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Little Tokyo Community Profiles

Community Connections: Aihara Insurance’s 61-Year Commitment to Little Tokyo

Upon his return to Little Tokyo after World War II, veteran Luis K. Aihara found the community much changed. Though his own family had been uprooted and incarcerated in internment camps, they, and many other families of Japanese descent, flocked back to Little Tokyo where the majority of Buddhist temples and Japanese markets were located. Even after the chaos and displacement of war, Little Tokyo’s sense of community reemerged, and it was here in 1948 that Aihara founded his company, the Aihara Insurance Agency.

Aihara’s life insurance business, initially located on San Pedro Street in the heart of the Japanese community, emerged at a time when only one insurance company was willing to offer policies to Americans of Japanese descent. However, the Japanese Americans that did purchase policies were charged significantly higher rates than the ones offered to Caucasian clients – a practice which Aihara, a Nisei, strongly opposed.

“Back in those times there was a lot of animosity towards Japanese Americans because of the war,” explains Douglas Aihara, son of the late Luis Aihara and current president of Aihara and Associates Insurance Services. “It wasn’t until the mid 1950s that insurance carriers started finding out the Japanese American business was good business.”

Luis Aihara used his vocation to promote equality for Japanese Americans by partnering with ten other Japanese American insurance agencies to form the Japanese Casualty Association, which still exists today. The association pooled money and resources in order to approach insurance carriers on behalf of their clients.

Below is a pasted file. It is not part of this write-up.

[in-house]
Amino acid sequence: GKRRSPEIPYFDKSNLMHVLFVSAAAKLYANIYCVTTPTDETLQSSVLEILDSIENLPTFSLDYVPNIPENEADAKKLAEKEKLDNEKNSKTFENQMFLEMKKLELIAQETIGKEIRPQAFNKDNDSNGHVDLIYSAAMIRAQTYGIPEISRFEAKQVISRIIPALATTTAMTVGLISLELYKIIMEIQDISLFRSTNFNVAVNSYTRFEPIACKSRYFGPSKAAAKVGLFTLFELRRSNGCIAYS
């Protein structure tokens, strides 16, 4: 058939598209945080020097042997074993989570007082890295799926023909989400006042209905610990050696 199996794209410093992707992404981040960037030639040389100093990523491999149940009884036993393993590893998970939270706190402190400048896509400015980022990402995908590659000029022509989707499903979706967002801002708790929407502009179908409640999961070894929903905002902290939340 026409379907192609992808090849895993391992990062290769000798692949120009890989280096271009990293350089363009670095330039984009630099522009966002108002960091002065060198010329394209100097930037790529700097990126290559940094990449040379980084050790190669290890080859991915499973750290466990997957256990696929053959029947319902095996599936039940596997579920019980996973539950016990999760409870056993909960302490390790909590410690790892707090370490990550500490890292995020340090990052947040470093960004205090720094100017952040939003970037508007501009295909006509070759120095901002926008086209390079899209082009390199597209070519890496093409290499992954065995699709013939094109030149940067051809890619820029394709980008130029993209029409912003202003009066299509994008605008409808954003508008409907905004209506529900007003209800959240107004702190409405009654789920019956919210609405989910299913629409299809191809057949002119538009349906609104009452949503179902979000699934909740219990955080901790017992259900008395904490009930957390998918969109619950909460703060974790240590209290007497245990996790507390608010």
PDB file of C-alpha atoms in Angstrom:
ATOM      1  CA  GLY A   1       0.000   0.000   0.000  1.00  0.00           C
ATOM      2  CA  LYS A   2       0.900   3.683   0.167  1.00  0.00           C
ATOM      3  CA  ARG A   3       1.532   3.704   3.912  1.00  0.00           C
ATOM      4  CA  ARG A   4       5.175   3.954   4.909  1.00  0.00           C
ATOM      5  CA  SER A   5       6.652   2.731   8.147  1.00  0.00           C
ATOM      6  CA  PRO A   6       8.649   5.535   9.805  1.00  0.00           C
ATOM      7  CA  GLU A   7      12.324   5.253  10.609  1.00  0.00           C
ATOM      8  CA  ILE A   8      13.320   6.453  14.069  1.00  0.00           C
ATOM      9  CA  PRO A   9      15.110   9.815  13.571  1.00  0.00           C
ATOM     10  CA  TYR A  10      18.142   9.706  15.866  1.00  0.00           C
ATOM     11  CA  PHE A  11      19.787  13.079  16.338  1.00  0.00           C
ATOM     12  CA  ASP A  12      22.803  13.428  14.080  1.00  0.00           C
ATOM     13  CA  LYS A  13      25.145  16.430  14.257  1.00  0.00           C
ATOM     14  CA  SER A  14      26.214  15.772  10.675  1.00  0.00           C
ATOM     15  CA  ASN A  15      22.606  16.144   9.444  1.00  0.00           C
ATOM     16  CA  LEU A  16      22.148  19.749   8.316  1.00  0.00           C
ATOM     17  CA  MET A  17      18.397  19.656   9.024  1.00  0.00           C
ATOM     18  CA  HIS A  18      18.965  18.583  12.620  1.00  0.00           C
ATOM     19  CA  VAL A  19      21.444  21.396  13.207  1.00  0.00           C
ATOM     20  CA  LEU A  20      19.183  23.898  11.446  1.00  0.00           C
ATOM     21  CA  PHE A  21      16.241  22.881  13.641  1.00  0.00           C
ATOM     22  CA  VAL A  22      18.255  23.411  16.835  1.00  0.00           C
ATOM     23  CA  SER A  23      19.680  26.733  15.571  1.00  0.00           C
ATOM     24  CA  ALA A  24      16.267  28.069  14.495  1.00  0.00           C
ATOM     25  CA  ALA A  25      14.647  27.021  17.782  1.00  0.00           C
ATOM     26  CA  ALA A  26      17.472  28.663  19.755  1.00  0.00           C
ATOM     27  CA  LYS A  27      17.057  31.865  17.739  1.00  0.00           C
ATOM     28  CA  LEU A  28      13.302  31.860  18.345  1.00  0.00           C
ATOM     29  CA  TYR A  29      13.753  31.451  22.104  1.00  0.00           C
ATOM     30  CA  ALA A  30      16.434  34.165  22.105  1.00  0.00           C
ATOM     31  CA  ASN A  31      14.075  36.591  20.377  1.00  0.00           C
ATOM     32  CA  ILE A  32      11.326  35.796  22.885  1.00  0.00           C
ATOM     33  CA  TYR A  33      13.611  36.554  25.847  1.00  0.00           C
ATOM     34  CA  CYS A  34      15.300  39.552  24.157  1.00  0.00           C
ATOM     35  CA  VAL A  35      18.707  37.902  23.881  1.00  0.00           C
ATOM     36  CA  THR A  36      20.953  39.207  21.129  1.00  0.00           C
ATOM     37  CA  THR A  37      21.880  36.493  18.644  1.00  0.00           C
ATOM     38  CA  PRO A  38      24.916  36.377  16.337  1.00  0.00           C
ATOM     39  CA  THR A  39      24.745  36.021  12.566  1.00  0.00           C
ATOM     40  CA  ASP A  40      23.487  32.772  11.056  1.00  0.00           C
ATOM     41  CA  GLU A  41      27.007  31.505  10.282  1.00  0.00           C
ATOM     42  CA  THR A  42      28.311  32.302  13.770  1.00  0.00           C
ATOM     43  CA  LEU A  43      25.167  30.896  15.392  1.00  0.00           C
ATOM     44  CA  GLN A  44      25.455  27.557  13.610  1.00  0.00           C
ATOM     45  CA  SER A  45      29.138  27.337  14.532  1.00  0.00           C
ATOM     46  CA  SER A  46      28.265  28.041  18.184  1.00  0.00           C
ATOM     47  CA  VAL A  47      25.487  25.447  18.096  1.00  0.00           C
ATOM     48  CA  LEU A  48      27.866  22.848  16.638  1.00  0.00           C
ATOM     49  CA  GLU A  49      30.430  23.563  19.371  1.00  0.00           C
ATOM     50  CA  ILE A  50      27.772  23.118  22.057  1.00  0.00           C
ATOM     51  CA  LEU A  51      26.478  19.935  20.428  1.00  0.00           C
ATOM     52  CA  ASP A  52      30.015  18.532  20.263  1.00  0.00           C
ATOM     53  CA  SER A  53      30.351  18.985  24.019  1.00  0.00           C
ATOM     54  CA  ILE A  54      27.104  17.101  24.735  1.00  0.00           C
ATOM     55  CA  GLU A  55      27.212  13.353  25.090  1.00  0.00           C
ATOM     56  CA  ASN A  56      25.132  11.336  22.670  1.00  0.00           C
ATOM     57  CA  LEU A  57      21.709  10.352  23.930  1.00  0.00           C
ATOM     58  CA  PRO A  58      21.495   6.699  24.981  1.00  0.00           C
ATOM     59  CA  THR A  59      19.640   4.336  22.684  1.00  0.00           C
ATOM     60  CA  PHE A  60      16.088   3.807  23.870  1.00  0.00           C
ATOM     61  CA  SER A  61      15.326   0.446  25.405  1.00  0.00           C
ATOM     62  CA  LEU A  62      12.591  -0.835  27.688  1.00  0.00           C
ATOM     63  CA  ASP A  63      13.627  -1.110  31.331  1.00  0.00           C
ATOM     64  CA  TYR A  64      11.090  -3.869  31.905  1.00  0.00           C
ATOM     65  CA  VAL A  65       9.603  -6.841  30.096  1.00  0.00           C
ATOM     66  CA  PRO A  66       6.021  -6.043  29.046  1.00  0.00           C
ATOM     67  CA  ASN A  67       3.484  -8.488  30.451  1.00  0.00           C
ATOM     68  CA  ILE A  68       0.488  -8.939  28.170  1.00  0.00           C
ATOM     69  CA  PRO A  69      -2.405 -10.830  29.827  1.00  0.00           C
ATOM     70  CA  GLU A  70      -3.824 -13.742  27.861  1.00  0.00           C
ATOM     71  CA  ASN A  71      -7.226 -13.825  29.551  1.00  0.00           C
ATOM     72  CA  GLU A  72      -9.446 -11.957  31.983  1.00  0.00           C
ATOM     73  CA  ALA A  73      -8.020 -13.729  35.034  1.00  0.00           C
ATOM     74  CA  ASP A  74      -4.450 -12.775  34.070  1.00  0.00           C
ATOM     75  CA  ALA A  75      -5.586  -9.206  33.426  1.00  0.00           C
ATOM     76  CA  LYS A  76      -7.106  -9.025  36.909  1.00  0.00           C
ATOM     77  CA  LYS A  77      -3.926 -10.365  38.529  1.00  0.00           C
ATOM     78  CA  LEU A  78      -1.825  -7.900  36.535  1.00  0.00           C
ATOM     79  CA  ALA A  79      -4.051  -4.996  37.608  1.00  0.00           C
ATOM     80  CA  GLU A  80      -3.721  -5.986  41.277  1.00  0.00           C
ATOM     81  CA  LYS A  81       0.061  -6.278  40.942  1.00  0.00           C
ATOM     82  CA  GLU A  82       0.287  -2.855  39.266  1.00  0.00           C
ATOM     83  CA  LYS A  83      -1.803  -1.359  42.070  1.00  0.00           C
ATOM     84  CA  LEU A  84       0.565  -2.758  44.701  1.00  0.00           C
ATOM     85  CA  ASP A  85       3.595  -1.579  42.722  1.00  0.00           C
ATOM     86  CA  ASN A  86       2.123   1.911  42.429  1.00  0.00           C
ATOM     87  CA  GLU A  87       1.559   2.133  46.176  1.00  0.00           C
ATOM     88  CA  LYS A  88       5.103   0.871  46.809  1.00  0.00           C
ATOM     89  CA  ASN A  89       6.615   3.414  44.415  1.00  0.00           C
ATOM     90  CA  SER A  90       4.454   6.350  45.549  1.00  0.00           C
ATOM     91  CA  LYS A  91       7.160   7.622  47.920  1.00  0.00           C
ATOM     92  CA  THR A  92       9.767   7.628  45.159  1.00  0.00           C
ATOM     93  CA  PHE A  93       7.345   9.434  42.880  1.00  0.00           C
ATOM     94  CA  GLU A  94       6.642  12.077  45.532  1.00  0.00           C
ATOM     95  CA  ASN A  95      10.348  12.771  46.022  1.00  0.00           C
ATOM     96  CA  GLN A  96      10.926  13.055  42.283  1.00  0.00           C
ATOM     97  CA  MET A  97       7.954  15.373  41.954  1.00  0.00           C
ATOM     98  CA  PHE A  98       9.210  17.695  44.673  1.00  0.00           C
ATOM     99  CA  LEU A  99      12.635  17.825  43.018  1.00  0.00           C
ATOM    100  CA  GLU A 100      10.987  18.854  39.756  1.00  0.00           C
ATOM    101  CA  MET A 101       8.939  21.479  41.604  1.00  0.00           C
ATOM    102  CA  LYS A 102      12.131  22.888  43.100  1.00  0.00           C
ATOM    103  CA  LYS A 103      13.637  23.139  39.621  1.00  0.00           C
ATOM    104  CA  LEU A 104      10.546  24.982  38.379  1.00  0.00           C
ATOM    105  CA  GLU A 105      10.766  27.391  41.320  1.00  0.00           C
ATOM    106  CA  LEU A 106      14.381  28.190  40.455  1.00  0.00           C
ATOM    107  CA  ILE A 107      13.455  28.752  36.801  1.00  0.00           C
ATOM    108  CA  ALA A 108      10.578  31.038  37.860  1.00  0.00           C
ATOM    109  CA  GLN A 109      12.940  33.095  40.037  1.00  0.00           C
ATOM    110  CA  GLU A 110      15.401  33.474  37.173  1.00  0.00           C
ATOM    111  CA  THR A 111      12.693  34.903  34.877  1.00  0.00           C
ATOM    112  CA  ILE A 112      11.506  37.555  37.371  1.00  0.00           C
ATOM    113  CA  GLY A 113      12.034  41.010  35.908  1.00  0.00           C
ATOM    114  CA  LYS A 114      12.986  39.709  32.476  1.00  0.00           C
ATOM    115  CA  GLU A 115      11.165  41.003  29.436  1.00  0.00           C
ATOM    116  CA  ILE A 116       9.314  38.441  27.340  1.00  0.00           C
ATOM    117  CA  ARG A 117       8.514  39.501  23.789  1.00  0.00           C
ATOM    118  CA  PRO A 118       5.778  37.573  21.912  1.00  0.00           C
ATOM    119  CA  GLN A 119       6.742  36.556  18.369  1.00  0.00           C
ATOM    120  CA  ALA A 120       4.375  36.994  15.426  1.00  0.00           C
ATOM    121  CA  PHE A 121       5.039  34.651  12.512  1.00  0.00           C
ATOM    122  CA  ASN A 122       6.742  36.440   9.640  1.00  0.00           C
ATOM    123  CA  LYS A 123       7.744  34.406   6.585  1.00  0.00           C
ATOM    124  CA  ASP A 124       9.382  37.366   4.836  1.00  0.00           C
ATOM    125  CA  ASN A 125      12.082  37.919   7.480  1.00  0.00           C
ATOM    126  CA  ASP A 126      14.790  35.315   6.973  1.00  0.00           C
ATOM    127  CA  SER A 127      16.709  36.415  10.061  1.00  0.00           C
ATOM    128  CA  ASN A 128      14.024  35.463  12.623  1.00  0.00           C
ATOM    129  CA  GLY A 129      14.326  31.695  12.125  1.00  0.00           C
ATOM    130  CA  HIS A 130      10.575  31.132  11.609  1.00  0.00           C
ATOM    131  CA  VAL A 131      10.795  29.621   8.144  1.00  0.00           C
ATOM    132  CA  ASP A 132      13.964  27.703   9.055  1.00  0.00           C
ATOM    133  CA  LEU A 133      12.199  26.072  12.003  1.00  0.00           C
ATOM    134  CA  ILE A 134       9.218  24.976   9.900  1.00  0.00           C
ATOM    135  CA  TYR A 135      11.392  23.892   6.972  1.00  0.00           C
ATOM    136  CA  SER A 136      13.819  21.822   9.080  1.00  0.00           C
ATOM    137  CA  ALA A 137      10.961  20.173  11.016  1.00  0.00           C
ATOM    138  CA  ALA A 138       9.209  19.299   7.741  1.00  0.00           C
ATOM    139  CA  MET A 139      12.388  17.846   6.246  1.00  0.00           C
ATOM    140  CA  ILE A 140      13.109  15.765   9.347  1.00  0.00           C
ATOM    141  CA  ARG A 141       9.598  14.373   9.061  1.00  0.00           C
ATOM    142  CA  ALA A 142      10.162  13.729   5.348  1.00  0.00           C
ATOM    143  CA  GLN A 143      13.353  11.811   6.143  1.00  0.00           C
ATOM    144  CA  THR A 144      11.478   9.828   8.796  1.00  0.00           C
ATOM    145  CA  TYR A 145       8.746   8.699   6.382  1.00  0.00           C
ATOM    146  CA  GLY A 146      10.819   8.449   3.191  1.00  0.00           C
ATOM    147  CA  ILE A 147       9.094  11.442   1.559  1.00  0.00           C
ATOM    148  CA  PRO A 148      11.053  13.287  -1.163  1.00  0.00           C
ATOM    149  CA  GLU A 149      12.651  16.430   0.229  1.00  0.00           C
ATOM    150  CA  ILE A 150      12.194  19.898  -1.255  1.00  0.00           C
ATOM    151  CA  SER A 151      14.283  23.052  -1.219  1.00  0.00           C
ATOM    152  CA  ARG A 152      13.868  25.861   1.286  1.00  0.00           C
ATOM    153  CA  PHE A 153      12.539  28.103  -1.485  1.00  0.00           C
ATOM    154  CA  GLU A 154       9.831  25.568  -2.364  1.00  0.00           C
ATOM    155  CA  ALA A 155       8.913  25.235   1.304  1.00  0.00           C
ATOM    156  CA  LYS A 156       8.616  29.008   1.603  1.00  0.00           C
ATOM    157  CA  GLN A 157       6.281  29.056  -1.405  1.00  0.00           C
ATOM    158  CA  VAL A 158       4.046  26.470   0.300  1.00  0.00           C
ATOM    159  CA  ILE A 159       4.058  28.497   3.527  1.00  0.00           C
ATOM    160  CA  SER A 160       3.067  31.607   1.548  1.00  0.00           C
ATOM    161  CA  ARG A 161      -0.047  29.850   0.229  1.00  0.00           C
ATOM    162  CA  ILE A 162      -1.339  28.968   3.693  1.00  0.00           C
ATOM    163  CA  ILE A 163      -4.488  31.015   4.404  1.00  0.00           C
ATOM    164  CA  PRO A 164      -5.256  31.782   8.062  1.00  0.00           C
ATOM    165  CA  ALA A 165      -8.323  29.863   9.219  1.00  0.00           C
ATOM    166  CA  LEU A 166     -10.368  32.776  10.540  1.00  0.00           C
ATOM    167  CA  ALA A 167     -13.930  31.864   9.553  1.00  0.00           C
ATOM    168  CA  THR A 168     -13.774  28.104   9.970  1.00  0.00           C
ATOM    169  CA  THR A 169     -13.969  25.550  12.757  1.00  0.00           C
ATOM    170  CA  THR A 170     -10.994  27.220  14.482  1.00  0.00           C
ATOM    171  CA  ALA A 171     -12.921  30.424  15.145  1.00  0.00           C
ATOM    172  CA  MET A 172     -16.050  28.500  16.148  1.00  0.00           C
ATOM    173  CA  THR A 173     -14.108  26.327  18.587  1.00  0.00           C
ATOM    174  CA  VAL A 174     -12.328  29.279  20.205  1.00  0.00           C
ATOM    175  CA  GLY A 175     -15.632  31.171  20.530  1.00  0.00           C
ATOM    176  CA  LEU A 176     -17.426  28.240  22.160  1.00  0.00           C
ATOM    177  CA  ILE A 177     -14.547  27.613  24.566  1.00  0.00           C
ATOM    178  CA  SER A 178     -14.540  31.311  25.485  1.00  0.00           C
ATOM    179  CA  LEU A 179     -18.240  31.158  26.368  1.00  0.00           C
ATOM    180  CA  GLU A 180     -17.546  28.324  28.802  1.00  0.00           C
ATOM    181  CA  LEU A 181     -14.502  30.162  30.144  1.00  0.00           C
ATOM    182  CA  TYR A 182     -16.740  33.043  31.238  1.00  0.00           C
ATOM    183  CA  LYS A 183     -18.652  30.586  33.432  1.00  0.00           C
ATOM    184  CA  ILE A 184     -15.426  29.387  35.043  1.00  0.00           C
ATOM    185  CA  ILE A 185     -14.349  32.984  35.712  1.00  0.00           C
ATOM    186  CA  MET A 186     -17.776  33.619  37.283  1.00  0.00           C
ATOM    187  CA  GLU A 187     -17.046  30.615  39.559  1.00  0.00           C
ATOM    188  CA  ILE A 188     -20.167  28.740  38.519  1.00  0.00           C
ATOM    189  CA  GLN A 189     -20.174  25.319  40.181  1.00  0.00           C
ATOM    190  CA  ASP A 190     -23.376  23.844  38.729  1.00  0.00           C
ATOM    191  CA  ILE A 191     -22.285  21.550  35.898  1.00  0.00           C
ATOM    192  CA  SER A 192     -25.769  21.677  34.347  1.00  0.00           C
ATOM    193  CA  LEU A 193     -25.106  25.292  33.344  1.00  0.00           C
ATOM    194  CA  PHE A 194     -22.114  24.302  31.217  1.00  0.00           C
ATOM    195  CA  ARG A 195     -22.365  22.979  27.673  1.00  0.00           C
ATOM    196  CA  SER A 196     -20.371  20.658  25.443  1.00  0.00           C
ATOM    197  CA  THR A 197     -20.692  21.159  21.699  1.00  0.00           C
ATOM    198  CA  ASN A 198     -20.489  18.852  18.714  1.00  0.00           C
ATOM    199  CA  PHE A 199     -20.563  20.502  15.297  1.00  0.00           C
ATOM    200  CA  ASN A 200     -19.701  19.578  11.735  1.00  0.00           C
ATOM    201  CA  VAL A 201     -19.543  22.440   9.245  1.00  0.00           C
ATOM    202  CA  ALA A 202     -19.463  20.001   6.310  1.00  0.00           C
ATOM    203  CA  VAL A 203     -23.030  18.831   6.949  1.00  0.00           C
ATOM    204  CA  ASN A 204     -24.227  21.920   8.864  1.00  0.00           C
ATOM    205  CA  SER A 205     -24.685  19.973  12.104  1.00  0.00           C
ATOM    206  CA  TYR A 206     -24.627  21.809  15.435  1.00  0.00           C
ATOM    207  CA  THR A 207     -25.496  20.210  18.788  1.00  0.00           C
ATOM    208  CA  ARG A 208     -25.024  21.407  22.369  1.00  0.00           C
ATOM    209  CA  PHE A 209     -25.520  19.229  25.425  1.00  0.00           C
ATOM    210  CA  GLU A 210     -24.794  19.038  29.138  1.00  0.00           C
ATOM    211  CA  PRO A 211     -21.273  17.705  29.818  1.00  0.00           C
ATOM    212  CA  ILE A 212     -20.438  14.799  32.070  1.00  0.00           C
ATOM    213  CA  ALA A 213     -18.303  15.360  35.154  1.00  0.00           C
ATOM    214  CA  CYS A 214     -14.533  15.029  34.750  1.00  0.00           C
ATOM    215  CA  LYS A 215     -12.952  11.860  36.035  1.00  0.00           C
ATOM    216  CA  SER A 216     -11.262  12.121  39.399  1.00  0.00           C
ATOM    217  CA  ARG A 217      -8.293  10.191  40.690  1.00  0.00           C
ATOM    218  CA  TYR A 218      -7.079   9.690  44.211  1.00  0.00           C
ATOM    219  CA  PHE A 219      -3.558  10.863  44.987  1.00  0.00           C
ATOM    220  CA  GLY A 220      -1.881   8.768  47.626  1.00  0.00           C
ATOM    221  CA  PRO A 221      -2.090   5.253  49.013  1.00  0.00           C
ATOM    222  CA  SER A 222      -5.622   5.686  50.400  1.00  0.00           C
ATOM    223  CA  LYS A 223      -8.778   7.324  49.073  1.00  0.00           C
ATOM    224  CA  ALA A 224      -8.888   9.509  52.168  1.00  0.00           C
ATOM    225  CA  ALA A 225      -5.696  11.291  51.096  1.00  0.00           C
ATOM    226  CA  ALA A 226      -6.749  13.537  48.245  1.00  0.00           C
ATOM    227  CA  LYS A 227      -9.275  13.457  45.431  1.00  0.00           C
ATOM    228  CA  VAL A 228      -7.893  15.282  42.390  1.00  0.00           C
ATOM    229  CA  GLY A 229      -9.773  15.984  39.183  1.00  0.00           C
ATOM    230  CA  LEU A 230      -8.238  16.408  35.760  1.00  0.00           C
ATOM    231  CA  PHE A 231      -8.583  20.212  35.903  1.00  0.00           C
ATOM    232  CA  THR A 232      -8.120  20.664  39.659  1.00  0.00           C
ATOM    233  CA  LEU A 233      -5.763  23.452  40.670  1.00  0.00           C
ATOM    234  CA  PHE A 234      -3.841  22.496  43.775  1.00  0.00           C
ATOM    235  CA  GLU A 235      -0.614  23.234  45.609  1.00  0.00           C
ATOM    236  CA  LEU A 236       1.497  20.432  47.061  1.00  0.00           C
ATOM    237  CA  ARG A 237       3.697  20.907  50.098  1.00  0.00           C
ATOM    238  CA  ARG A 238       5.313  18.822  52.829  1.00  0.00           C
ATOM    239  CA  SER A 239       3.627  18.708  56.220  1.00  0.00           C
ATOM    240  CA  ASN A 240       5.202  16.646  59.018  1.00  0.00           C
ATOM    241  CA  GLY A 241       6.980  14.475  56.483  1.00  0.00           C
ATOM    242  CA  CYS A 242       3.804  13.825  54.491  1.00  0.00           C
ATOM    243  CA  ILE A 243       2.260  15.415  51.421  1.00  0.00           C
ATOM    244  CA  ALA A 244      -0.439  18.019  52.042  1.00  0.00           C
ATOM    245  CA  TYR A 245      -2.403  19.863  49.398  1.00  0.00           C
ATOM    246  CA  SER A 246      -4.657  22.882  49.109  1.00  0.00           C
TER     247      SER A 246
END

“Back then, ninety percent of the clientele [of Little Tokyo insurance companies] was of Japanese descent. In the 1950s and 60s, all the Japanese corporations you know today were insured by one of these ten agencies [in the Japanese Casualty Association],” explains Doug Aihara. “Yamaha was insured by my father before it went national. Hitachi, Epson, Sony, Pioneer, Suzuki, Kajima - the who’s who of Japanese corporations - came to J-town.”

The Aihara Insurance Agency was a member of the Japanese Casualty Association until the year 2000, when they merged with another agency and relocated to Pasadena. In 2005 they returned to the Kajima building in Little Tokyo, of which Luis Aihara was an original tenant. The return to the Little Tokyo area has been a happy event for Doug Aihara, whose personal life reflects his business’s commitment to the community. Doug’s wife, Christine, is president of the Little Tokyo Community Council, which operates to conserve Little Tokyo’s unique history. Aihara, as a business owner in the area, attends the Council’s monthly meetings.

“There is concern that [Little Tokyo] is going to lose its identity, if you let too many big companies in. What has come out of that is the Little Tokyo Community Council,” explains Aihara. “Any business owner is free to come in and listen. It [the council] has kind of become the spokesperson organization of J-town. If developers want to come into the area and do something, they will make a presentation to the council.”